There is always a talking point in the world of Formula 1.
Some are destined to change the face of the sport and I am thinking of the “halo driver” protection device and the new-for-2017 rule changes. Both are pivotal to the future of Formula 1 in appearance and performance.
Other talking points tend to go into the “spat” file and here I am thinking of the huge discussion that seems to be a race by race favourite — the debate around the “track limits”. To exceed or not to exceed, that is the question.
The paddock seems to be divided on that issue.
Red Bull team principal Christian Horner: “My frustration is: come up with something that’s simple, and there’s a white line that goes all the way around the circuit, so one easy way of dealing with it is that, if you have all four wheels over that line, you’re out.”
Mercedes F1 team principal Toto Wolff : “If you start to analyse white lines, and whether a driver has put 2cm of his tyre on a white line and his lap time is going away, nobody understands anymore. This is not long jump, where 2cm makes the jump invalid, this is a 6km track and 2cm shouldn’t be changing that. Just leave the drivers alone, let them drive, provide spectacular pictures over the kerbs.”
Kimi Raikkonen is swarmed by Ferrari pit crew
So what are the opposing views?
The “for” limits camp point out the obvious, in that the white line delineates the track and if a driver goes over those limits he is driving off-track. Fair enough but the “against” camp says it is best for the entertainment that a driver can exceed the limits in order to get the fastest line through a corner.
The “for” camp comes back with a safety angle.
The run-off areas, now tarmac and not gravel, have been carefully planned in distance from the edge of the track to the wall so as to minimise any impact, and by a driver going off-track that distance will be reduced and any impact will have a greater effect.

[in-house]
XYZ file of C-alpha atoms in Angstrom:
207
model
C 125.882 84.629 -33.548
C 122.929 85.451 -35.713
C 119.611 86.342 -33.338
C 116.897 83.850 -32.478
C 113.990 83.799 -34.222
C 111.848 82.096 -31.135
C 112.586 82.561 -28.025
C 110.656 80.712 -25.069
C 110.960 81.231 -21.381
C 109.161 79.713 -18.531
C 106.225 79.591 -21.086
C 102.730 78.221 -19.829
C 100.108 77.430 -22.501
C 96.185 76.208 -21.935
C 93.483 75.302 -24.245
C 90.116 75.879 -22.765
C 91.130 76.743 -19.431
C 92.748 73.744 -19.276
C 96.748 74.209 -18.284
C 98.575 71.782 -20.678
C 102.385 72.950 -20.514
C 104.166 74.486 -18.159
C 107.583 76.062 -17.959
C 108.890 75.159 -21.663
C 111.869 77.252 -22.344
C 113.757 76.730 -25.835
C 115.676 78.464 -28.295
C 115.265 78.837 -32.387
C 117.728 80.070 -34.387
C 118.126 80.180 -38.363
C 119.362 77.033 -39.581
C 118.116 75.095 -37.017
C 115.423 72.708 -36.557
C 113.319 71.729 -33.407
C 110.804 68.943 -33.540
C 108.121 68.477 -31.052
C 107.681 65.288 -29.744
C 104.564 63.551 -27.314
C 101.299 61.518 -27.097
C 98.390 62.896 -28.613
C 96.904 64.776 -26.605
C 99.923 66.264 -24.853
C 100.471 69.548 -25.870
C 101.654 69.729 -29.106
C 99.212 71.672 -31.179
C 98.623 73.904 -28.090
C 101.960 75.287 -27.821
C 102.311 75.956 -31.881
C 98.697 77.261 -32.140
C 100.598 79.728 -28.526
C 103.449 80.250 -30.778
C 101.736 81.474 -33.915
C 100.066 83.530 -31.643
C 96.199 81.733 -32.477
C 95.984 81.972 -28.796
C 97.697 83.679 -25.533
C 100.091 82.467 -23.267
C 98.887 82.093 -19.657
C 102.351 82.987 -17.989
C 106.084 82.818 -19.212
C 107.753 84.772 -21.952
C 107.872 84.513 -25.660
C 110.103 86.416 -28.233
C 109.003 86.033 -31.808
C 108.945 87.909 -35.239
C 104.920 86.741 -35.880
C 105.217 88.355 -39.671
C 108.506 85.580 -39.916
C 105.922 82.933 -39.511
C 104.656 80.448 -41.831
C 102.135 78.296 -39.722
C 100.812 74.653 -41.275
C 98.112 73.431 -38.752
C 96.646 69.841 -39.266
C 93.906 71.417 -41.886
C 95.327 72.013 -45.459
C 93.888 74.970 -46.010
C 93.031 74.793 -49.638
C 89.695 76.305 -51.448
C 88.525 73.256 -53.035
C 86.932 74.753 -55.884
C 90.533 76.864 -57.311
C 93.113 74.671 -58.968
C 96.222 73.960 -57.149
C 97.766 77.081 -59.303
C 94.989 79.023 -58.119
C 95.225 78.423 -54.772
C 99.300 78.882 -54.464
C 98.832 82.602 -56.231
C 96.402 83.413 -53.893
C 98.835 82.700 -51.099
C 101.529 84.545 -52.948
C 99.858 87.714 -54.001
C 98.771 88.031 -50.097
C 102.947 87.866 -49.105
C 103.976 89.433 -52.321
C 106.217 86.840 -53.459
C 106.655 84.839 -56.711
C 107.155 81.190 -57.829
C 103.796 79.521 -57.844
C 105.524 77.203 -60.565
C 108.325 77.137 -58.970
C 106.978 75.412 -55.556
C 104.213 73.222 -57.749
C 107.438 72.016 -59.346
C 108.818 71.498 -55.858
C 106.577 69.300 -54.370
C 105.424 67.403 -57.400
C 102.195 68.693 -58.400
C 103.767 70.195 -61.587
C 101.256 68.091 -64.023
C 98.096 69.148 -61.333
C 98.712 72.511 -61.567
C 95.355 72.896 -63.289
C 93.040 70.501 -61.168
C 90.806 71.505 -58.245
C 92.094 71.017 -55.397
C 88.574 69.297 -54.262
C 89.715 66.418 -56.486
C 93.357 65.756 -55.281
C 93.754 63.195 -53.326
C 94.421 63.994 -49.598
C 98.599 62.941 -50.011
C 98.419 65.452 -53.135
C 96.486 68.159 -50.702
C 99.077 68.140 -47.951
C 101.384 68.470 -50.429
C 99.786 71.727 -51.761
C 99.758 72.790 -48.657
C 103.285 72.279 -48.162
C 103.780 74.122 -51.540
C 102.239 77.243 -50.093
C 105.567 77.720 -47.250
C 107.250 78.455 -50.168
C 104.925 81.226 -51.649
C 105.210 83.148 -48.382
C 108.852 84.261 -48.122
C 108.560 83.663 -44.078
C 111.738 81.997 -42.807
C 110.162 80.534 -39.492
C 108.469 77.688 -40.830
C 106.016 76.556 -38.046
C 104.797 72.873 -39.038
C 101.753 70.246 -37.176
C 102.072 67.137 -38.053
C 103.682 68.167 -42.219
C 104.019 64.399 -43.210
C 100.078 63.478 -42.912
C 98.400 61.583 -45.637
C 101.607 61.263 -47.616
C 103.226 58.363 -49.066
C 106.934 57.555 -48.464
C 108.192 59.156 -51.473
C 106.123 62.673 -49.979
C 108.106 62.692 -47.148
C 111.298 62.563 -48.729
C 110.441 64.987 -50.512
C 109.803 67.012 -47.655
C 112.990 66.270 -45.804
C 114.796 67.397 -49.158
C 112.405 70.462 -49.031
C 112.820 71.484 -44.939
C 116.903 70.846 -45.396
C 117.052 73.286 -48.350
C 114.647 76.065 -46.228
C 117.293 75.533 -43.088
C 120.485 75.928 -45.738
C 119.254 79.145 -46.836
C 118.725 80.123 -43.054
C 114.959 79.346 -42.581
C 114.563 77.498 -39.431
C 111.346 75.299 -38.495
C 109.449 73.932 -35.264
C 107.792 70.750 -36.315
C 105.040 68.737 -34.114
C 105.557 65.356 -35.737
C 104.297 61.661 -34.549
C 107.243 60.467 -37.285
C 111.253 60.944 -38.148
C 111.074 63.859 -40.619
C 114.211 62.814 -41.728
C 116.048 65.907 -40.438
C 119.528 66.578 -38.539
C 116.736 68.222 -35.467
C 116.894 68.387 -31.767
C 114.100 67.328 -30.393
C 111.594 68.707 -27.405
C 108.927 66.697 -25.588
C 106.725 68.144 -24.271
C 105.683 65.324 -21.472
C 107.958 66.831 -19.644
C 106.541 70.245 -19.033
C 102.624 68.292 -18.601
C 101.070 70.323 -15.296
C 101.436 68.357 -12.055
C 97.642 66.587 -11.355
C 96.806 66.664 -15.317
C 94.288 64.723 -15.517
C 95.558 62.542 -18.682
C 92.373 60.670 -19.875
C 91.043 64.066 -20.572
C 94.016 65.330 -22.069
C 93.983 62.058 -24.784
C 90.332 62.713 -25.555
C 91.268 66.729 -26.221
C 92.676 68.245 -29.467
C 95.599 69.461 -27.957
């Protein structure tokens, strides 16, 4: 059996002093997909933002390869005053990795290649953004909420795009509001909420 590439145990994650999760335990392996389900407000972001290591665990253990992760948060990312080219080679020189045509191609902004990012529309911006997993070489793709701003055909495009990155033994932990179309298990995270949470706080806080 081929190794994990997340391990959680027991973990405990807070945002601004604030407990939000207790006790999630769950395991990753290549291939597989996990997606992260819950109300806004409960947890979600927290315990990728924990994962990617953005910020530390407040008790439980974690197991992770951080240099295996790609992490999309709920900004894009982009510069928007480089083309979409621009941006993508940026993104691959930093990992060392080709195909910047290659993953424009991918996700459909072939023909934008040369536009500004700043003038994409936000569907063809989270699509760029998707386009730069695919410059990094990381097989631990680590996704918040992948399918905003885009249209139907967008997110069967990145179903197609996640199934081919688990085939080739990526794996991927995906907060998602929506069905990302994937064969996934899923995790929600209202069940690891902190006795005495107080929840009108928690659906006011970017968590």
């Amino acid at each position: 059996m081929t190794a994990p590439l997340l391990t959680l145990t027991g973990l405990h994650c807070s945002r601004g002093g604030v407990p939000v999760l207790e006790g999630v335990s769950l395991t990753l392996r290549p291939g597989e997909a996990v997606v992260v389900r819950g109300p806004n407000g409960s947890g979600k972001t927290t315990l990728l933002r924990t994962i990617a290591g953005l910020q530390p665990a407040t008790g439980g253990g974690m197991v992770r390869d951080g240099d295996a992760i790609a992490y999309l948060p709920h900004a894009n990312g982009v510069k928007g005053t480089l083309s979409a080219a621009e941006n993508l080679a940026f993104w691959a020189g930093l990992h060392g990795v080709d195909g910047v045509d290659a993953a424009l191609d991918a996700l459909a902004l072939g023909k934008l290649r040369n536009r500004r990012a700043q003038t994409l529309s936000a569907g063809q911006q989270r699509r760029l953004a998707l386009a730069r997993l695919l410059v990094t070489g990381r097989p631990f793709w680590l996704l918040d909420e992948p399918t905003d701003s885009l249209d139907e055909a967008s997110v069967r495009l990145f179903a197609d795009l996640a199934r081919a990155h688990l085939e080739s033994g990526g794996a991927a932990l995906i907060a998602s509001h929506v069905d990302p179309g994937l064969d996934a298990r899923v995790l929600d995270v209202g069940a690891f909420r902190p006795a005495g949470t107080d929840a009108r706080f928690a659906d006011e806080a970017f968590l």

The “against” camp now really doesn’t seem to have any more arguments apart from the entertainment and “let the drivers go where they want” views.
Occasionally, a driver will be forced wide on a corner or make a mistake and simply go wide but that is not the argument here, which is the deliberate tactic of going wide on some corners to gain an advantage, not every corner but some crucial ones, that allows the car to maintain momentum rather than having to take that corner slower. The evolution of that will be that the track will then be defined as the wider line, and no heed will be taken of the track limits. So, either there are track limits or not.
In almost every other sport that takes place in a specific area, soccer, rugby, athletics and even America’s Cup or aerobatic racing, there are limits and going over those limits results in a penalty.
In the World Endurance Championship, the track limits rule is rigorously applied and consequently respected.
Perhaps the answer is not to police them at all in Formula 1 but make it difficult or slower to go off-line by making bigger kerbs or some sort of gravel trap beyond the kerbs, about 1m wide.
If it is slower to go off-line or there is a possibility a car could be damaged by riding a kerb, the drivers will not go there.
Daniel Ricciardo says he treats the new kerbs as a wall.
Referring to the new kerbs at the Austrian Red Bull Ring track recently, Daniel Ricciardo said: “I’m honestly treating it like a wall, I know that if I hit it [the yellow kerbs] I’m going to damage my car ... at so many modern circuits us drivers complain that you can run off and not pay a price, so this weekend we are paying a price. Sure, the damage to the cars is quite severe, but it’s the same if you hit a wall on a street circuit.
“They’re visible, it’s not like we can’t see them.”
If a driver is forced by another driver to leave the track, as seen in a couple of incidents involving Nico Rosberg lately, then a penalty will be applied to the “enforcer”.
Making bigger kerbing brings other problems of course, many tracks are also used for motorcycle racing and a big kerb is definitely not what they want.
The circuit owners have built the circuits to the FIA’s seemingly ever-changing rules and briefs so it is not their fault that the reputedly best drivers in the world find themselves incapable of driving between two white lines, or that the cars run so close to the ground that running over an unburnt matchstick can damage a car’s floor.
Perhaps the FIA should make funds available to those tracks so that they can make kerbs that discourage a driver from going over them and then, when the motorcycle boys come along, more benign, flat kerbs are dropped in to replace them. That technology does exist. I am sure in this rarefied world of “money talks”, funds can be found.